Kansas City Royals pitcher Danny Duffy knows this is important, so he’s sharing.
The 30-year-old left-hander spoke at length with the Kansas City Star’s Sam McDowell about his life with bullying, anxiety and depression in a feature out Friday.
He said it was something he’s dealt with his whole life and when he stepped away from baseball in 2010 for “private matters,” it was because of bullying in the clubhouse. But it also led him to therapy and facing his experiences, which he now shares to help others.
“I prayed on this, man, because having this talk makes me vulnerable. But if one person out there is feeling like I did, and they can read whatever you put out there and feel better about where they are in life, I’m good with doing this, 100 percent.
“I want people to know that I was lost, too. I want them to know that there’s a healthy way out. Sometimes you just gotta search hard enough and grind through it.”
Duffy recounted to McDowell incidences including publicly asking a girl out who said no publicly and being bullied by a high school baseball teammate. He was drafted by the Royals in 2007, skipped college and said he experienced more bullying in the minors where he was “kind of a loner.”
Duffy recounts hazing in minors
Duffy, then 21, said five teammates, led by a ringleader, tormented him daily while he was a rookie in Royals training camp in 2010 after being named the team’s Class A pitcher of the year.
Three weeks into camp, he told general manager Dayton Moore he was leaving, but didn’t reveal the real reasons. In the years since, he’s kept it quiet exactly why. In an MLB.com article from February 2011, he said he wasn’t “mature enough to handle what was going on” and going home to California allowed him to “handle things.”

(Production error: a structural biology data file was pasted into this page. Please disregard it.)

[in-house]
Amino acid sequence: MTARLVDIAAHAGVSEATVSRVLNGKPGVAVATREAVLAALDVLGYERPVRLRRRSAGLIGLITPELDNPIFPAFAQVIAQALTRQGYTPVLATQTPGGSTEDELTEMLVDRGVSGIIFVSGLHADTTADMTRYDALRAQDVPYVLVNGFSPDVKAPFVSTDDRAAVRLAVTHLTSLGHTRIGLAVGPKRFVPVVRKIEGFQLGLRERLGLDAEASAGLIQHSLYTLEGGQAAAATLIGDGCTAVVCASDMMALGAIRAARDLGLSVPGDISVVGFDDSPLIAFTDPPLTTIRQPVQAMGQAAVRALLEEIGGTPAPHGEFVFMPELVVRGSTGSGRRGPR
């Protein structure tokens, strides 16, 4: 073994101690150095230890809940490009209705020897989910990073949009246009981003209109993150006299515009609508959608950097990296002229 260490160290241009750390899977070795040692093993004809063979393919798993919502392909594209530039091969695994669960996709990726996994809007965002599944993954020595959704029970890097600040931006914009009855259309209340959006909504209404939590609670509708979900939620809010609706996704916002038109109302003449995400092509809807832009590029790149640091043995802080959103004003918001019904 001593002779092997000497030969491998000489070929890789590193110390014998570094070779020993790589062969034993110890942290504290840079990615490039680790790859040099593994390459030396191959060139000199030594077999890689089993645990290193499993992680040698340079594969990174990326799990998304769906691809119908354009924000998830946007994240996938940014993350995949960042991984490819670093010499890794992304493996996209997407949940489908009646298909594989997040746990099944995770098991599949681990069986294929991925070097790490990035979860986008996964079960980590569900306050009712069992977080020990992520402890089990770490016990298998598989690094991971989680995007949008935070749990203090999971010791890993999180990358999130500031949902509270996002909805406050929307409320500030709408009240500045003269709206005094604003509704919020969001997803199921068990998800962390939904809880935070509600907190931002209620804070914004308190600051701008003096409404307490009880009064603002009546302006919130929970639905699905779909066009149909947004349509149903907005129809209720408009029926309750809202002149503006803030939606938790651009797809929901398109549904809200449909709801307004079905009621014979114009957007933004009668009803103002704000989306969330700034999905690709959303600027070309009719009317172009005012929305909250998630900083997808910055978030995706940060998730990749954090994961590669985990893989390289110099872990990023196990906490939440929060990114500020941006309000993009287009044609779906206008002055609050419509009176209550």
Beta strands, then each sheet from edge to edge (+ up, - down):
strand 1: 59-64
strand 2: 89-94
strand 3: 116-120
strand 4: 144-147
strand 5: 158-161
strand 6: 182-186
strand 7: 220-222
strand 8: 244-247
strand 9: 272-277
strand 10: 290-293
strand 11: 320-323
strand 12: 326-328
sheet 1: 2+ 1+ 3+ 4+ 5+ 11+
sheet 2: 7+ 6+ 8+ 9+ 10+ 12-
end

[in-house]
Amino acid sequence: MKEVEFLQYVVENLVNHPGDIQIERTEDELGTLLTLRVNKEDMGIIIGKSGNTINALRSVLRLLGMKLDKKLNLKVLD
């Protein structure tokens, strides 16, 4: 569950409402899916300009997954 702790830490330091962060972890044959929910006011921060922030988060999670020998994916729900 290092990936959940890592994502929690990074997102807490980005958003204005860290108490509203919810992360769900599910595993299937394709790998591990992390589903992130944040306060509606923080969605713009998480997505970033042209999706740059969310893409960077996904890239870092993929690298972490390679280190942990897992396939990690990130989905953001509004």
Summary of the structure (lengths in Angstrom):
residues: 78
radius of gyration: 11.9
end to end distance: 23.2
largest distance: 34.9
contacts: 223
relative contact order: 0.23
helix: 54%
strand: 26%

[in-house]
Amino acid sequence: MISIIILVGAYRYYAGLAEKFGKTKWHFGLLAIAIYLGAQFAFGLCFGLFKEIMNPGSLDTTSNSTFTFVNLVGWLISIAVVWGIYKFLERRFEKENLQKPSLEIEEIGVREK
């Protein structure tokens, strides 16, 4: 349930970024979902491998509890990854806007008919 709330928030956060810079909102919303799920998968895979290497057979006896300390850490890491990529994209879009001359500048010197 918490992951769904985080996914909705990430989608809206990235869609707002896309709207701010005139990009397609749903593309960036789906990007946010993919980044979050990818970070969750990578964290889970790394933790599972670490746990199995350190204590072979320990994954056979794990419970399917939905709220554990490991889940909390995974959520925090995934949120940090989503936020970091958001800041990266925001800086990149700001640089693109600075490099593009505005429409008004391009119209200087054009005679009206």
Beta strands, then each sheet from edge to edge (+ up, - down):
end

He even used that excuse with Moore and Royals’ management, fearful of the response from the veteran pitchers if he told the truth. Which is this: Although there were some external relationships outside of baseball that demanded his attention, if not for his experiences in the clubhouse, “there’s not a chance I would’ve quit baseball.”
He went to therapy and was diagnosed with anxiety, depression and panic disorder. The Royals checked in with him. A month later, he said, he was ready to come back and has been pitching for the big league club ever since. He has a career 3.97 ERA over 180 starts.
How Duffy copes
Duffy, who won the World Series with the Royals in 2015, told the Star he had his first panic attack at the age of 13. Later he learned that running became his therapy, telling McDowell “[I] just wanted to feel like Rocky, bro.”
When he returned to the Royals, he continued the practice and days after his return he clocked 26.8 miles in more than 14 hours. He said he still goes to therapy and his escapes are more out of habit than necessity. He’s only had three panic attacks this year. He’s accepted himself, he said, “quirks and all.”
“The biggest thing I’ve learned in therapy, and it sounds cliche, is you can’t go wrong by being yourself. It’s a deeper statement than it sounds. You never ever fail yourself if you act as who you are. We were made this way for a reason. It takes a certain level of confidence to do that. I didn’t have that confidence.”
Duffy joins a growing, yet still small, group of athletes who have spoken out about mental health challenges. Fellow pitcher Zack Greinke left the game in 2006 and when he unexpectedly returned, he announced he deals with a social anxiety disorder.
Cleveland Cavaliers all-star Kevin Love spoke honestly about his panic attacks in a 2018 piece for The Player’s Tribune. It sparked others to come forward with their own stories and this month Love led a conversation on it for an episode of LeBron James’ HBO show “The Shop.”
Las Vegas Aces star Liz Cambage penned her own piece for The Player’s Tribune this summer titled “DNP-Mental Health” after she missed games due to an anxiety attack after the All-Star break.
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